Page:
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Ptosis Treatment Yankton SD

This page provides relevant content and local businesses that can help with your search for information on Ptosis Treatment. You will find informative articles about Ptosis Treatment, including "Drooping Eyelids". Below you will also find local businesses that may provide the products or services you are looking for. Please scroll down to find the local resources in Yankton, SD that can help answer your questions about Ptosis Treatment.

John Robert Willcockson, MD
(605) 665-9638
415 W 3rd St
Yankton, SD
Specialties
Ophthalmology
Gender
Male
Education
Medical School: Northwestern Univ Med Sch, Chicago Il 60611
Graduation Year: 1968

Data Provided By:
Jody Traub OD
Steckler Eye Care Ctr
(605) 665-6181
2101 Broadway Ave
Yankton, SD
 
Patrick Holt King
(605) 665-9638
415 W 3rd St
Yankton, SD
Specialty
Ophthalmology

Data Provided By:
Paula Ann Hicks
(605) 665-9638
415 W 3rd St
Yankton, SD
Specialty
Ophthalmology

Data Provided By:
Mark T Steckler OD
(605) 665-8688
508 W 23rd St Ste 2
Yankton, SD
Services
Optometrist

Patrick Holt King, MD
(605) 665-9638
PO Box 819
Yankton, SD
Specialties
Ophthalmology
Gender
Male
Education
Medical School: Washington Univ Sch Of Med, St Louis Mo 63110
Graduation Year: 1979

Data Provided By:
Mark Steckler OD
Vision Care Assoc
(605) 665-8688
508 W 23Rd St # 2
Yankton, SD
 
John Robert Willcockson
(605) 665-9638
415 W 3rd St
Yankton, SD
Specialty
Ophthalmology

Data Provided By:
Michael L Harriman
(605) 668-1901
229 Broadway Ave
Yankton, SD
Services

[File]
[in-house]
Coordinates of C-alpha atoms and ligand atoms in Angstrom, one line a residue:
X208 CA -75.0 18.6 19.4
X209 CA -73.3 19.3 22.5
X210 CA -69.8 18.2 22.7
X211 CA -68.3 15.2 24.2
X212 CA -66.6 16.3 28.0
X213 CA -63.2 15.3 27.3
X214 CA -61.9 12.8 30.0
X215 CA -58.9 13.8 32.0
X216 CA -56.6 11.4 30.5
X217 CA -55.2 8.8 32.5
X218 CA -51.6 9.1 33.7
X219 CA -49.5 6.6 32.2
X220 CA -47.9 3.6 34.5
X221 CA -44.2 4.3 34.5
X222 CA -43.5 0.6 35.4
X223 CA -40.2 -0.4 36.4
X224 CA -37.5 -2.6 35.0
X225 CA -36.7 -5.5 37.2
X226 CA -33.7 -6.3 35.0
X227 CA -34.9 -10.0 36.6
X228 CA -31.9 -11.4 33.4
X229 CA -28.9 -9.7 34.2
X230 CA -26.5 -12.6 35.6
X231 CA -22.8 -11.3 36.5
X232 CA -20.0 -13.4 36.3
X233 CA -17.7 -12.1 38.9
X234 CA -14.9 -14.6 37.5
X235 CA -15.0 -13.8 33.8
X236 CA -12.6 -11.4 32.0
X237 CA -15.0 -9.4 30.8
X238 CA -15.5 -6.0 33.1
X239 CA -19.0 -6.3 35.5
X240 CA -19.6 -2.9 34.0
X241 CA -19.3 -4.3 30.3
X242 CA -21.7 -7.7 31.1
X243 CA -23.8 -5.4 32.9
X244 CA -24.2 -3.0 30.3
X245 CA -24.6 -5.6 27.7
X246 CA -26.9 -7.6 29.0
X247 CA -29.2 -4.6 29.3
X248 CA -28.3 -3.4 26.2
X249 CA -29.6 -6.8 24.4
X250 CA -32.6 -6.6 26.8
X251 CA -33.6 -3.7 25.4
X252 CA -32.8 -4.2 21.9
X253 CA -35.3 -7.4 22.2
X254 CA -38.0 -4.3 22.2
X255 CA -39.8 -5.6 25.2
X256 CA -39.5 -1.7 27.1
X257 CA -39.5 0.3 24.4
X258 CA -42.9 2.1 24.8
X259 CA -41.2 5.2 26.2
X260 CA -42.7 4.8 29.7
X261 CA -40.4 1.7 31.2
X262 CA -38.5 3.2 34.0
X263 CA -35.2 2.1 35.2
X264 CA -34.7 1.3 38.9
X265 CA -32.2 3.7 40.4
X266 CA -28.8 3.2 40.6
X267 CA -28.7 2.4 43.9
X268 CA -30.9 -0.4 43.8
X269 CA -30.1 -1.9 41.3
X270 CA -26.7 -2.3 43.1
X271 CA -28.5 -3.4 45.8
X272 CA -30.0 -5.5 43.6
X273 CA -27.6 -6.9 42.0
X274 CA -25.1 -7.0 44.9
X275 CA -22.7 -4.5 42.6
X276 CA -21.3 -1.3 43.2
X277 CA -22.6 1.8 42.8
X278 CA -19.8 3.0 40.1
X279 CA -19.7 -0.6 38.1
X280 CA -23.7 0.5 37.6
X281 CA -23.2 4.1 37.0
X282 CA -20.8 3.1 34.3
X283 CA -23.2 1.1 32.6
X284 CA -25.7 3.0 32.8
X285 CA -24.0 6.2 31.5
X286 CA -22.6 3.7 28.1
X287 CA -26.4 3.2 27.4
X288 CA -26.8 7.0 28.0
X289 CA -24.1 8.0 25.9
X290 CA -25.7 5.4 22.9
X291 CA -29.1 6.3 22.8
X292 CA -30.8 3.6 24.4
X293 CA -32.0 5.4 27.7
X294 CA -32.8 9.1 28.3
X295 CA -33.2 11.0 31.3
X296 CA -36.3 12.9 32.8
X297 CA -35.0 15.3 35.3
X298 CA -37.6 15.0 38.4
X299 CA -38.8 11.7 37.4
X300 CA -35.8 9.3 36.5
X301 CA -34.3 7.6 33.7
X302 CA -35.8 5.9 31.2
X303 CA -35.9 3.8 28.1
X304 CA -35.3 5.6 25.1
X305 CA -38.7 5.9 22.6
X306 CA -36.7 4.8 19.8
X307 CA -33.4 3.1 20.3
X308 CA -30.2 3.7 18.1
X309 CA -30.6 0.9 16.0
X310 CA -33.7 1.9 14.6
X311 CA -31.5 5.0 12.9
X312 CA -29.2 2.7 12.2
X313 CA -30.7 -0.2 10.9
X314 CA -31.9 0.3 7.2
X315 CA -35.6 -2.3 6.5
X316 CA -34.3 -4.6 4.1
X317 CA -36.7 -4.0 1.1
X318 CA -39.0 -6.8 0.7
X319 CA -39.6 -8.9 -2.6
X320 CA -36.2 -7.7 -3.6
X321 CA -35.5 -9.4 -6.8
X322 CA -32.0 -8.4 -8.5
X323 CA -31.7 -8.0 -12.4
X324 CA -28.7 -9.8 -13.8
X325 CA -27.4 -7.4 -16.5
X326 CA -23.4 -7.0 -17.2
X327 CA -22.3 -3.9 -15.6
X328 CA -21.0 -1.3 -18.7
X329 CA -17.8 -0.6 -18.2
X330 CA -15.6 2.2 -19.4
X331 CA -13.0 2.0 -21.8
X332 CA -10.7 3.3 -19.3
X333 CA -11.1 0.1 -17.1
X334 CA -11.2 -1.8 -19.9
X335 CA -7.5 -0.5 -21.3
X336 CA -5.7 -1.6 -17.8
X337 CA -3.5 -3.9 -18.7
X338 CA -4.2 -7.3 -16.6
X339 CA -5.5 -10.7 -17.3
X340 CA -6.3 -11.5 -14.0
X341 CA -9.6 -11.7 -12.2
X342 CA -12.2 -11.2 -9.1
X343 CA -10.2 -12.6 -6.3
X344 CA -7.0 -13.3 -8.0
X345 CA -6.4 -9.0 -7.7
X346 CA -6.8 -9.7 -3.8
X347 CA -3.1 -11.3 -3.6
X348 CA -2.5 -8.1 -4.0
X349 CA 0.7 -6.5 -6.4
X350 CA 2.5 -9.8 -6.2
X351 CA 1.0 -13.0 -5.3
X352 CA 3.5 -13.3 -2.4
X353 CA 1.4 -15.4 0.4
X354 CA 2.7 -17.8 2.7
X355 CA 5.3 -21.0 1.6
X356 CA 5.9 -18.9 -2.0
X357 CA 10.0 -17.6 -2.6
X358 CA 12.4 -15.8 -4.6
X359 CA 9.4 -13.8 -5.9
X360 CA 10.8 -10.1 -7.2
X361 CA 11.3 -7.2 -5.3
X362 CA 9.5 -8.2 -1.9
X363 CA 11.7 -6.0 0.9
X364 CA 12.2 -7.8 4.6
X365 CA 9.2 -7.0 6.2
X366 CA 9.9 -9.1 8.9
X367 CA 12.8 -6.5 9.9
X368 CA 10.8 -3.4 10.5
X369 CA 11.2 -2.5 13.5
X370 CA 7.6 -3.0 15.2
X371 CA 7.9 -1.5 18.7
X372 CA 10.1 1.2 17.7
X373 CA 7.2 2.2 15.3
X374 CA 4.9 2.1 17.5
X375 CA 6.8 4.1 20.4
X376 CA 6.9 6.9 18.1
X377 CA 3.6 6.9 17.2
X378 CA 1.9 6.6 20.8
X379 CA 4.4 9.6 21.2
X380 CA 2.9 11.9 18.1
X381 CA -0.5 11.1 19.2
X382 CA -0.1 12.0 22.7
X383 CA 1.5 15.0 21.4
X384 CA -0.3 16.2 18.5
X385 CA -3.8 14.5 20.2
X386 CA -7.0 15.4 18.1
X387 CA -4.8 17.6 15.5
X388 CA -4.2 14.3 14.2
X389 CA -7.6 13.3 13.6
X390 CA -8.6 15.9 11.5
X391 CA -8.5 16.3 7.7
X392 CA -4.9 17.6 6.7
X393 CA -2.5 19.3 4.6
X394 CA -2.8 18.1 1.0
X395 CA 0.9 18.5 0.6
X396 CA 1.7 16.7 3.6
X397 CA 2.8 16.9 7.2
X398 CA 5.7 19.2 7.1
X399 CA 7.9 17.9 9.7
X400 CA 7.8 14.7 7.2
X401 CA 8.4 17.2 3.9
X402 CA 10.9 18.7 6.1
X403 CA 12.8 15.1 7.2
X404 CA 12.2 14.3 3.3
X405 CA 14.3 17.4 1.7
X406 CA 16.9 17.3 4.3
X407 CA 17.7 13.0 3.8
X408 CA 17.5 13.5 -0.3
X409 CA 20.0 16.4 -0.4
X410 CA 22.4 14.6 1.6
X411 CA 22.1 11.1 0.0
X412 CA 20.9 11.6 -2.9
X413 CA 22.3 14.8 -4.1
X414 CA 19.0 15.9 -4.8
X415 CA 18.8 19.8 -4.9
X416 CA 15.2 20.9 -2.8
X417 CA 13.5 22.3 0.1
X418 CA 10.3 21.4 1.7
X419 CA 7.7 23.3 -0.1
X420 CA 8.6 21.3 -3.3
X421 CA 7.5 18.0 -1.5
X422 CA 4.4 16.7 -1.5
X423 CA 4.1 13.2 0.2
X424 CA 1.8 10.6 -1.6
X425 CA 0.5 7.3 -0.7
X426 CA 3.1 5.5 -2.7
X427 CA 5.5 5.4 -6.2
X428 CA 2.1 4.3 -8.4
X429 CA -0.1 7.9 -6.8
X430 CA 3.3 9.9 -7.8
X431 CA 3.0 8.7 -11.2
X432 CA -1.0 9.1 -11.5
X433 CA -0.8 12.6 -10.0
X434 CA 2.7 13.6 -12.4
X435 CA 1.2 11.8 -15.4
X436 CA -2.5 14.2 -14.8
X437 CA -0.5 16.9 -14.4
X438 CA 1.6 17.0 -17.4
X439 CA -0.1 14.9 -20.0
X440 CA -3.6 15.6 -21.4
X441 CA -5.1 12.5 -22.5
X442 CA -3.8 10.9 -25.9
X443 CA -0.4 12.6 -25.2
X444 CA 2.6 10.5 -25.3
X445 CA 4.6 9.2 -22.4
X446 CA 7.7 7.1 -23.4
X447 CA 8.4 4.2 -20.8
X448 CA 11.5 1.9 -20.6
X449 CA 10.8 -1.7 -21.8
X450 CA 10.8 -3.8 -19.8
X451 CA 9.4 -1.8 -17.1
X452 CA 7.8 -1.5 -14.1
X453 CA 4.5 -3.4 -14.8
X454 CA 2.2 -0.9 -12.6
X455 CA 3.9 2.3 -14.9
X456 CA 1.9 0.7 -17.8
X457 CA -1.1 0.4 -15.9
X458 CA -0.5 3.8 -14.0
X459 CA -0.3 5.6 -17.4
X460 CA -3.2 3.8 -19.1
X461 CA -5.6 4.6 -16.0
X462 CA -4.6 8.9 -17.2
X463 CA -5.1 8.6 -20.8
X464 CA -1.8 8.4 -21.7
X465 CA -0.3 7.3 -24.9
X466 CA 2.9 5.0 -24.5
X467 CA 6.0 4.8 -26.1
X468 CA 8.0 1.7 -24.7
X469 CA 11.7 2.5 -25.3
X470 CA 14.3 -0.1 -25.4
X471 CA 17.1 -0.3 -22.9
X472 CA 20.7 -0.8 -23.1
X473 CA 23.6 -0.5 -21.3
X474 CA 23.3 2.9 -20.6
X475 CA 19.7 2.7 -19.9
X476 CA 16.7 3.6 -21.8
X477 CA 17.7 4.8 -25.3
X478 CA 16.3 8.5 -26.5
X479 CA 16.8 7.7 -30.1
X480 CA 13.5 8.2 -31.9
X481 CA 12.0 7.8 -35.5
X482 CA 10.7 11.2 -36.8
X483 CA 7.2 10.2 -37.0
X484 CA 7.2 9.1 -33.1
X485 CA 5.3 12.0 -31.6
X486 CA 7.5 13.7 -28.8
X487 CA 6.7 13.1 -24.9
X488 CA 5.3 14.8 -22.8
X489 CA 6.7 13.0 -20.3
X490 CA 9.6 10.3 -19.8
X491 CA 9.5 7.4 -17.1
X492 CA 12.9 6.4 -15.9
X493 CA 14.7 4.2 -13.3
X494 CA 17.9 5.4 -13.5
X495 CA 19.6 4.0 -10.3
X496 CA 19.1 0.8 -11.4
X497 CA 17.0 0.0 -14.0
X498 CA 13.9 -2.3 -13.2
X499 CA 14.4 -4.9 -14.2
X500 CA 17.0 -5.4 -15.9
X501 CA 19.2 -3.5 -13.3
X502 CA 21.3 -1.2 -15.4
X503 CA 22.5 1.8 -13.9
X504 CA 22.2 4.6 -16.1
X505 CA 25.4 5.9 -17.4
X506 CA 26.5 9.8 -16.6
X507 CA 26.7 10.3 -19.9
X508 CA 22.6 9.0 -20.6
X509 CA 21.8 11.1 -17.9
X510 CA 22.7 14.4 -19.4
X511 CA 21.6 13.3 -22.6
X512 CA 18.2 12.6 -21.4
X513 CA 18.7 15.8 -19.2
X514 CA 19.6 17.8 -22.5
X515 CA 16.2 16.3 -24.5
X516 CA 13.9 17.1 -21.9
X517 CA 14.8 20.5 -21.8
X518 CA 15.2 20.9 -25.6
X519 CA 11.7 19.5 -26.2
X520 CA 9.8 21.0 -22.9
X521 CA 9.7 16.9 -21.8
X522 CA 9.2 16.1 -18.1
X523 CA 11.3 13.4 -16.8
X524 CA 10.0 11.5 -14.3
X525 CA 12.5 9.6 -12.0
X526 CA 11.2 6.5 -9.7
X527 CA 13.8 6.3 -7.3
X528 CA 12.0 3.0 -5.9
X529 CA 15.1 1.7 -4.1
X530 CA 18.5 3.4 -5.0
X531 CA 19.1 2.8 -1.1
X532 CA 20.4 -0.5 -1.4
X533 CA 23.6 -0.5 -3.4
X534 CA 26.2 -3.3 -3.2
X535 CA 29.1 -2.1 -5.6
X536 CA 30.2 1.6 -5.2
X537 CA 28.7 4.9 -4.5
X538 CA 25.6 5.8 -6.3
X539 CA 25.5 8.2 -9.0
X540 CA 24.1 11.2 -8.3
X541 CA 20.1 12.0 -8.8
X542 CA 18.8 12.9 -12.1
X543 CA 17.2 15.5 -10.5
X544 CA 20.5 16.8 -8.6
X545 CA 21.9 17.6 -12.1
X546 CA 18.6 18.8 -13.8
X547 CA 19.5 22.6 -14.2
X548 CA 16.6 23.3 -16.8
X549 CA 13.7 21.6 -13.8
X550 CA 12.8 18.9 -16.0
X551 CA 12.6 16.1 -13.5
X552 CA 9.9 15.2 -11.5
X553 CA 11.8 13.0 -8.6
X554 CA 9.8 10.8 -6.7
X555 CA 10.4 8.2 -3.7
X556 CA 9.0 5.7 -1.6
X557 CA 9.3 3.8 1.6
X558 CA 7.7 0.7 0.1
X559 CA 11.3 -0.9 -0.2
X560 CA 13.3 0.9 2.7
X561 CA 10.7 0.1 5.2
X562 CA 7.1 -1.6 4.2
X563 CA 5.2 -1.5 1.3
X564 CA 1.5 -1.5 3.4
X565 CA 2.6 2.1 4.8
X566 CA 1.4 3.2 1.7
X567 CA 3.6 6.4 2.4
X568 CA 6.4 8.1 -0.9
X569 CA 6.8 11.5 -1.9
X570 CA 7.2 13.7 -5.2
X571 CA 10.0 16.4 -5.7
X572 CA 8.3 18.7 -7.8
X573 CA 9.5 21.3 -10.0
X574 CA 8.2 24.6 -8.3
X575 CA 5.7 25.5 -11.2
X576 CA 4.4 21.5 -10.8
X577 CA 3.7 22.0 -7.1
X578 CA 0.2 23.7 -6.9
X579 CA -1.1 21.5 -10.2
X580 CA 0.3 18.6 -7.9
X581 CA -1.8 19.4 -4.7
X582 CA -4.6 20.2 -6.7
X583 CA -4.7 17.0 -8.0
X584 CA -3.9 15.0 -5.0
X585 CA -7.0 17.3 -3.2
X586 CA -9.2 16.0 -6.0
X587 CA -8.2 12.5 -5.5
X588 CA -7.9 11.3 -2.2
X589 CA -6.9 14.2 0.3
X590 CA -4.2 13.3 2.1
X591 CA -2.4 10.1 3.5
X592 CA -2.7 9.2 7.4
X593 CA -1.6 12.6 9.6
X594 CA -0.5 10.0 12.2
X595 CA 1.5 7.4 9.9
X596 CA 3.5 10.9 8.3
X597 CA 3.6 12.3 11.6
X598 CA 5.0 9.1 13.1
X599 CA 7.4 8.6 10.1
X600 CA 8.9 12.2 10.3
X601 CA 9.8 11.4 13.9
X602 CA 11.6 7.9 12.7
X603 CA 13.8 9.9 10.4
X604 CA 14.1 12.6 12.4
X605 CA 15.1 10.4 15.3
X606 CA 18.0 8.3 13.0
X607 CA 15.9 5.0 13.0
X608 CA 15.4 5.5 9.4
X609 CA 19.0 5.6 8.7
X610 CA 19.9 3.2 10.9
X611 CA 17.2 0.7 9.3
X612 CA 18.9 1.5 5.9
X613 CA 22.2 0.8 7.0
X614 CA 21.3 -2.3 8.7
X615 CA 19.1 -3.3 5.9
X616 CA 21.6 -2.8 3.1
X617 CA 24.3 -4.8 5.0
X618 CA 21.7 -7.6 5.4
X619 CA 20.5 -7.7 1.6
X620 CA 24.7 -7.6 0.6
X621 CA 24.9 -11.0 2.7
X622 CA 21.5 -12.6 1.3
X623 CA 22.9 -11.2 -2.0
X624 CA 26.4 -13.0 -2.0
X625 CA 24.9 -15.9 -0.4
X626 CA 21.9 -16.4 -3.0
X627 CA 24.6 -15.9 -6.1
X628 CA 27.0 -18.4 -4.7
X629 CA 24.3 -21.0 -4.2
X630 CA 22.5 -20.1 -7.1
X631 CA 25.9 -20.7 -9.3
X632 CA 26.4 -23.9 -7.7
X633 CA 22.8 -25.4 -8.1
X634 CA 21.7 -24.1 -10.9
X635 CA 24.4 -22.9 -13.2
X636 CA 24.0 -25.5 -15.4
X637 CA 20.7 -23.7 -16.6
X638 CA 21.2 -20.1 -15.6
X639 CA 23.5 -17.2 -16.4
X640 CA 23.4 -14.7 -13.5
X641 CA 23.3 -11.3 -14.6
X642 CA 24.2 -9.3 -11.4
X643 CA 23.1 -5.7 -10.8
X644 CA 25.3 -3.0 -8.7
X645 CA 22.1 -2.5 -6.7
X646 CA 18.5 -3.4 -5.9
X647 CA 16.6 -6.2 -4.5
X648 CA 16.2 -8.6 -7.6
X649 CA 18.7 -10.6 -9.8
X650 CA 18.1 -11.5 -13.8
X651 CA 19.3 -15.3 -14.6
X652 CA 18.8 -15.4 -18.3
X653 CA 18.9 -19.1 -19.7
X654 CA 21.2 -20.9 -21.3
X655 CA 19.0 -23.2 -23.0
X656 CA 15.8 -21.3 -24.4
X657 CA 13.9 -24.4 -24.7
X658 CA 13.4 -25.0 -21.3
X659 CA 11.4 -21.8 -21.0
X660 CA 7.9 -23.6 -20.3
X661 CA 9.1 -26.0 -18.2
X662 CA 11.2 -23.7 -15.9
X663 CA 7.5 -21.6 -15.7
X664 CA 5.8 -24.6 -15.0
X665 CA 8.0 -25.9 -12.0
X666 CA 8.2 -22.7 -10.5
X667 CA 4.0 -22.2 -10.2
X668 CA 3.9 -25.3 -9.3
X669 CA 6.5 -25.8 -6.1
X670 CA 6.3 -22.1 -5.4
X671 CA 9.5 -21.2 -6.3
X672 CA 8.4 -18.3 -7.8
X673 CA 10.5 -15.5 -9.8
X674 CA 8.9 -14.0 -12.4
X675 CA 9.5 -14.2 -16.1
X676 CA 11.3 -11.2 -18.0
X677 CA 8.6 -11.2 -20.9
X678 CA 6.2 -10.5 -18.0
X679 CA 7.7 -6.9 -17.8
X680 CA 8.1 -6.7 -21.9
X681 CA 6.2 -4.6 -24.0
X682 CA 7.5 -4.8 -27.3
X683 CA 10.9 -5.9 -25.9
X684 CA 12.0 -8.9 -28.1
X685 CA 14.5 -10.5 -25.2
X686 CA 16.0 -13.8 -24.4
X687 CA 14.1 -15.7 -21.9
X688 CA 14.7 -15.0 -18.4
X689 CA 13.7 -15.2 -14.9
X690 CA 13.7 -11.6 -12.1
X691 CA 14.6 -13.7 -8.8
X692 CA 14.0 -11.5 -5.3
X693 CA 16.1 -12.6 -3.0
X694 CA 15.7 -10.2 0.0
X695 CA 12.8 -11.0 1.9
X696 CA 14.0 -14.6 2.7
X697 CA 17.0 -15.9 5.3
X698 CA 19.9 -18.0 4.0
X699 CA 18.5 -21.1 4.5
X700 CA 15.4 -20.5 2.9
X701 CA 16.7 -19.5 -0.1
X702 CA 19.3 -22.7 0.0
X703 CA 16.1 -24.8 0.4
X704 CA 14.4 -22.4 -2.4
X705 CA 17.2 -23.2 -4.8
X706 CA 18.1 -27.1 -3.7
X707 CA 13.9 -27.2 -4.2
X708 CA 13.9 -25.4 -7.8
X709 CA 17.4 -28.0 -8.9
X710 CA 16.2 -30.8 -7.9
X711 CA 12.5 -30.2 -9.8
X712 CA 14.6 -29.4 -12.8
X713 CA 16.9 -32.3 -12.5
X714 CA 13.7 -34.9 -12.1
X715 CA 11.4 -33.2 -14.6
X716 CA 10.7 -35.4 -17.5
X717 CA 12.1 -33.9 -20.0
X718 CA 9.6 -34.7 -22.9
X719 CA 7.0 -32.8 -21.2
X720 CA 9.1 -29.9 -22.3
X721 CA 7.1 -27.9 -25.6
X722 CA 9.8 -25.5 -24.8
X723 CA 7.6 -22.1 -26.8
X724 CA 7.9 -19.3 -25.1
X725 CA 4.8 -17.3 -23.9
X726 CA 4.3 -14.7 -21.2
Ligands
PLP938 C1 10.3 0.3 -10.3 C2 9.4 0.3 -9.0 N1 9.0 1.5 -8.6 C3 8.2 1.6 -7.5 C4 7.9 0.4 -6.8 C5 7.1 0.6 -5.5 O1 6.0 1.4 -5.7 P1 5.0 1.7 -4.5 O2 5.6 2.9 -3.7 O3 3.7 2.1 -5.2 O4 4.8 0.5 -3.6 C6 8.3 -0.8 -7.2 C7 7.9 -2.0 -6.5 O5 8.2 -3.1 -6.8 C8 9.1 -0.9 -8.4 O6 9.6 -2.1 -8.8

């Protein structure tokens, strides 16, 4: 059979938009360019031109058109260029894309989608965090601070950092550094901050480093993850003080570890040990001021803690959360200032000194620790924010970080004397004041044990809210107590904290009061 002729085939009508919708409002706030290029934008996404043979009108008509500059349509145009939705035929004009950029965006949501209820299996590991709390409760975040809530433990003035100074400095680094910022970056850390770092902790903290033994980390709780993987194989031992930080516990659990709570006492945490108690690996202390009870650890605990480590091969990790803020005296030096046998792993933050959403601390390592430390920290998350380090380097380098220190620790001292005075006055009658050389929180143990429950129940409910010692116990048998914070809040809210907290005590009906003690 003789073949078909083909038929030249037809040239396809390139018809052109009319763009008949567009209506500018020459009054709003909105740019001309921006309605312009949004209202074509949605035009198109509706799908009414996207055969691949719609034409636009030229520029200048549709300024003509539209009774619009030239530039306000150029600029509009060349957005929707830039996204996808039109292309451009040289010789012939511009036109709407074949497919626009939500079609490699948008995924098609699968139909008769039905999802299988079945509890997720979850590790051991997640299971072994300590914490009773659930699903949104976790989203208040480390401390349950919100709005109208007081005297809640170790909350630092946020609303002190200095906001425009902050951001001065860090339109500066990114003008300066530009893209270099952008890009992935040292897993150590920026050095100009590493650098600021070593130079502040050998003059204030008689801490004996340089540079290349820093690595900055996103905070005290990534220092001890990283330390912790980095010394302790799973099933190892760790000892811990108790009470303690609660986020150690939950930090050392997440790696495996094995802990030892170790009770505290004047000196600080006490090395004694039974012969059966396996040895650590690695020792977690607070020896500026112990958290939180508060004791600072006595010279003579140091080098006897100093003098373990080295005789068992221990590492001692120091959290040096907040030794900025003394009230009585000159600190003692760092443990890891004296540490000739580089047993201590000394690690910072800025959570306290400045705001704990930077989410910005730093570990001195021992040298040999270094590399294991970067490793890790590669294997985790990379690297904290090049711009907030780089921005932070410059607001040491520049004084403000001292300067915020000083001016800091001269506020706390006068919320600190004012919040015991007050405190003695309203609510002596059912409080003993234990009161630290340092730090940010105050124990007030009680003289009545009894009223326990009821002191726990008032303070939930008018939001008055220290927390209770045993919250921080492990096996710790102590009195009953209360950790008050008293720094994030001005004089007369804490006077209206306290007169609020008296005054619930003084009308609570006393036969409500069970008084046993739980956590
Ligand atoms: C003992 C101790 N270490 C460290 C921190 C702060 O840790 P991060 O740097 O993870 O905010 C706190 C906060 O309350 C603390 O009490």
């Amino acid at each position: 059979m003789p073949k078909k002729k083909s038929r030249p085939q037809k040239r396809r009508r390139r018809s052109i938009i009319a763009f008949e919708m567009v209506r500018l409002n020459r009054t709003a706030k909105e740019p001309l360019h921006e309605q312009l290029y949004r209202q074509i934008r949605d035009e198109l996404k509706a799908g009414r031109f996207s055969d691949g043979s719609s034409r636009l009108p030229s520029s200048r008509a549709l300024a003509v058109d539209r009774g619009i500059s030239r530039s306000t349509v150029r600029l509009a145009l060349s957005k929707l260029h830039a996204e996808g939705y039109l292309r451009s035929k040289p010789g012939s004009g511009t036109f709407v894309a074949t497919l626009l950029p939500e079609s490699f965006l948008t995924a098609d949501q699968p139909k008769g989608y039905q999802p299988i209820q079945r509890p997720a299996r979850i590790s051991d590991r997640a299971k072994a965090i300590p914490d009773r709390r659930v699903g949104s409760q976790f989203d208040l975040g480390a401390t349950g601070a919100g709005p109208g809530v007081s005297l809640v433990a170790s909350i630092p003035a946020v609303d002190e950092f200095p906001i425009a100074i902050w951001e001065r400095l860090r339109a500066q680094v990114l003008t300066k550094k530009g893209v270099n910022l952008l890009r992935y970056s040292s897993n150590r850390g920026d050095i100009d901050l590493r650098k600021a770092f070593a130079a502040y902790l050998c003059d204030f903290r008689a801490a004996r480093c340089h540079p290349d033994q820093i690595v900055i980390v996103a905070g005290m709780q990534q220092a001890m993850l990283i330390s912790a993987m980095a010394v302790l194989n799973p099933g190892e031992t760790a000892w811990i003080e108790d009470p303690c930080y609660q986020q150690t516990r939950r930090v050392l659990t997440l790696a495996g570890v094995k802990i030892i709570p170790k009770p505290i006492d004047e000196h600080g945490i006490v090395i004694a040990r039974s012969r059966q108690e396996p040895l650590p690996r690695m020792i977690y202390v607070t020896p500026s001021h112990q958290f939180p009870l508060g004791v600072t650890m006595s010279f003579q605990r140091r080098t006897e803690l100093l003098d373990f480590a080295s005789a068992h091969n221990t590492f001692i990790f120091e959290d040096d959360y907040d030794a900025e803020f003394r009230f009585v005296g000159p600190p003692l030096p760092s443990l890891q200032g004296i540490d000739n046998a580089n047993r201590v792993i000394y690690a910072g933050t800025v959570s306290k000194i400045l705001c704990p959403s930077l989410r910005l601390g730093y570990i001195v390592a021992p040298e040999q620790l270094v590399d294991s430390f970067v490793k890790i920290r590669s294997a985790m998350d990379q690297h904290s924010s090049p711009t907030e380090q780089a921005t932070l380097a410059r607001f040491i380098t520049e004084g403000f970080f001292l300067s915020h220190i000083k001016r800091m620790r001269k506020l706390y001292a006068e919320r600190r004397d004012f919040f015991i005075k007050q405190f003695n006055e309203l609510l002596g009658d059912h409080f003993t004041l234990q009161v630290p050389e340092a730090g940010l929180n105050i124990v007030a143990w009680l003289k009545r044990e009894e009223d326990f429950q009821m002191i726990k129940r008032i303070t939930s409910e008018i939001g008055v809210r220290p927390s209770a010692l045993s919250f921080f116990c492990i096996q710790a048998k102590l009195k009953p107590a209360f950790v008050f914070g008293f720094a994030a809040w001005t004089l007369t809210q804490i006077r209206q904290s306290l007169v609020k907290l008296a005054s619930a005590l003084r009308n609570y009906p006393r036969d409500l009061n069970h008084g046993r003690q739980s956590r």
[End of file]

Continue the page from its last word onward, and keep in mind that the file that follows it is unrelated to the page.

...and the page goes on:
Optometrist

GregoryA. Kouri,O.D.
Willcockson Eye Clinic,P.O. Box 819
Yankton, SD
 
Data Provided By:

Drooping Eyelids

Drooping upper eyelids, known as ptosis, can occur at birth, or more commonly in adulthood. Newborns with ptosis usually have underdevelopment of the muscle that lifts the upper eyelid, while adult ptosis has a variety of causes. The most common cause is age-induced stretching of the muscle that lifts the upper eyelid, but injury, muscle diseases, or nerve diseases of the muscle or upper eyelid are also potential causes of ptosis.

Besides being a cosmetic problem, drooping upper eyelids can block upward vision and, if the eyelids are low enough, even central vision. In the case of nerve problems that result in drooping upper eyelids, ptosis can be a sign of a more serious neurologic problem. In infants, drooping upper eyelids can cause amblyopia (poor visual development) by blocking central vision or causing astigmatism which distorts the vision.

Symptoms You May Experience:
If your upper eyelids droop, you may notice that your eyelids block your vision when you look upward or even straight ahead. You may have trouble reading, because your eyelids may droop even more when you are looking down at a book. You may notice forehead tension headaches if you lift your eyebrows with your forehead muscles to help raise your upper eyelids. If your ptosis has a neurologic cause, one upper eye lid may droop more than the other, the droopiness may fluctuate (often becoming worse later in the day), or you may experience double vision...

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